In respondents’ affidavit in reply sworn by Rev. Justaf Frank Tukwasibwe a Commissioner of Petroleum Supply, the background information was given about the reason for revocation of the applicant’s license. That it was preceded by a receipt of reports from one Peter Kitimbo the Field Supervisor of the Fuel Marking and Quality Control Program that the applicant’s staff at Lweza refused and/or declined to witness, sign or accept any document served on them in line with the field monitoring procedures. That upon receipt of the reports, the deponent issued a Default Notice to the applicant in conformity with the provisions of the Petroleum Supply Act of 2003 and Regulations made thereunder requiring the applicant to remedy and/or mitigate the default within a period of 30 days from the date of notice. The applicant’s Manager at Lweza on 10th March 2014 refused to acknowledge receipt of the default notice upon which the deponent opted to effect service of the default notice through the New vision Newspaper. That this notice was procedural and not a decision and the timelines lapsed without receipt of the required response from the applicant. Following the failure of the applicant to respond to the notice within 30 days and/or a repeat of the defaults the commissioner made a decision to revoke the applicant’s license No. MEMD/POL/0205 and MEMD/POL/0206. That the said decision was regular, fair, devoid of any bias, none discriminative and lawful.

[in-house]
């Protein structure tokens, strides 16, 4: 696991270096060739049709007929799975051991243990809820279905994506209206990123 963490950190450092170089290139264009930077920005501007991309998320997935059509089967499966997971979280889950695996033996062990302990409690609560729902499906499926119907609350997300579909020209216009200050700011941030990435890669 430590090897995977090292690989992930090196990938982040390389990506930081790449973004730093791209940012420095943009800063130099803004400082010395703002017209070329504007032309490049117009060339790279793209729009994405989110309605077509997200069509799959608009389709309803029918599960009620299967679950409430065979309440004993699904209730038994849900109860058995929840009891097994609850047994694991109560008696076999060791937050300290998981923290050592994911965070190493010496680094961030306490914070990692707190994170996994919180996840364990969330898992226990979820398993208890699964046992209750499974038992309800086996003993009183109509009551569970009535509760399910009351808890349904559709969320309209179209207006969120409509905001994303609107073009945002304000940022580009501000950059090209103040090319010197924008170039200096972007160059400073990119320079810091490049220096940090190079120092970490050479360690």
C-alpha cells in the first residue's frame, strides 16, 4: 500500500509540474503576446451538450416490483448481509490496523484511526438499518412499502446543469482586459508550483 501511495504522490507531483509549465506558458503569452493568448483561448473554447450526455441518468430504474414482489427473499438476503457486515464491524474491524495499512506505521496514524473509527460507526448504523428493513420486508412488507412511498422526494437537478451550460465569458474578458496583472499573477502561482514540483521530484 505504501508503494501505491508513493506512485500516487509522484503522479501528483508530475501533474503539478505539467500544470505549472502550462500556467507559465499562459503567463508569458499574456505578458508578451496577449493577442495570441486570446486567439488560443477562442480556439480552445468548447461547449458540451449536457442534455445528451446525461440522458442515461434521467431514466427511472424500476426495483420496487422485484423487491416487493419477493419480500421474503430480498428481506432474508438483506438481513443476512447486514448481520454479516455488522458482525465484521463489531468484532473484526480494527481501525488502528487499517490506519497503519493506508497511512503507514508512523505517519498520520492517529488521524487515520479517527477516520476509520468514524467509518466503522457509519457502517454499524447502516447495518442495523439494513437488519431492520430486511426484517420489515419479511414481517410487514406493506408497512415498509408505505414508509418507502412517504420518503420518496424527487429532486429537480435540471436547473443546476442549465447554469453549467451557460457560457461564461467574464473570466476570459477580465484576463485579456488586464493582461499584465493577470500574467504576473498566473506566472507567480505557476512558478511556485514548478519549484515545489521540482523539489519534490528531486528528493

The commissioner further depones that the publication of the default notice in the media on 11th March 2014, was issued in good faith. That the applicant refused and/or defaulted to respond to the contents of the default notice as required by law.

 

At the hearing of the application, court allowed respective counsel to file written submissions in support of their respective cases.

 

I have considered the said submissions, the law applicable and the case authorities cited for my assistance. In resolving this application, I will start with what appears to be a preliminary point of law raised by Mr. Bafirawala learned counsel for the respondents as to whether the second and third respondents are proper parties to this application. Learned counsel for the applicant did not address this issue in their submissions. Upon consideration of the submissions by Mr. Bafirawala, I was in agreement with him that it is a general rule that a party to a suit must be a person capable in law of either suing or being sued. A party is a technical term which refers to those persons for whom a legal suit is brought whether in law or in equity and it means the plaintiff or defendant or applicant or respondent. There could as well be interested persons who are not necessarily parties to given suits.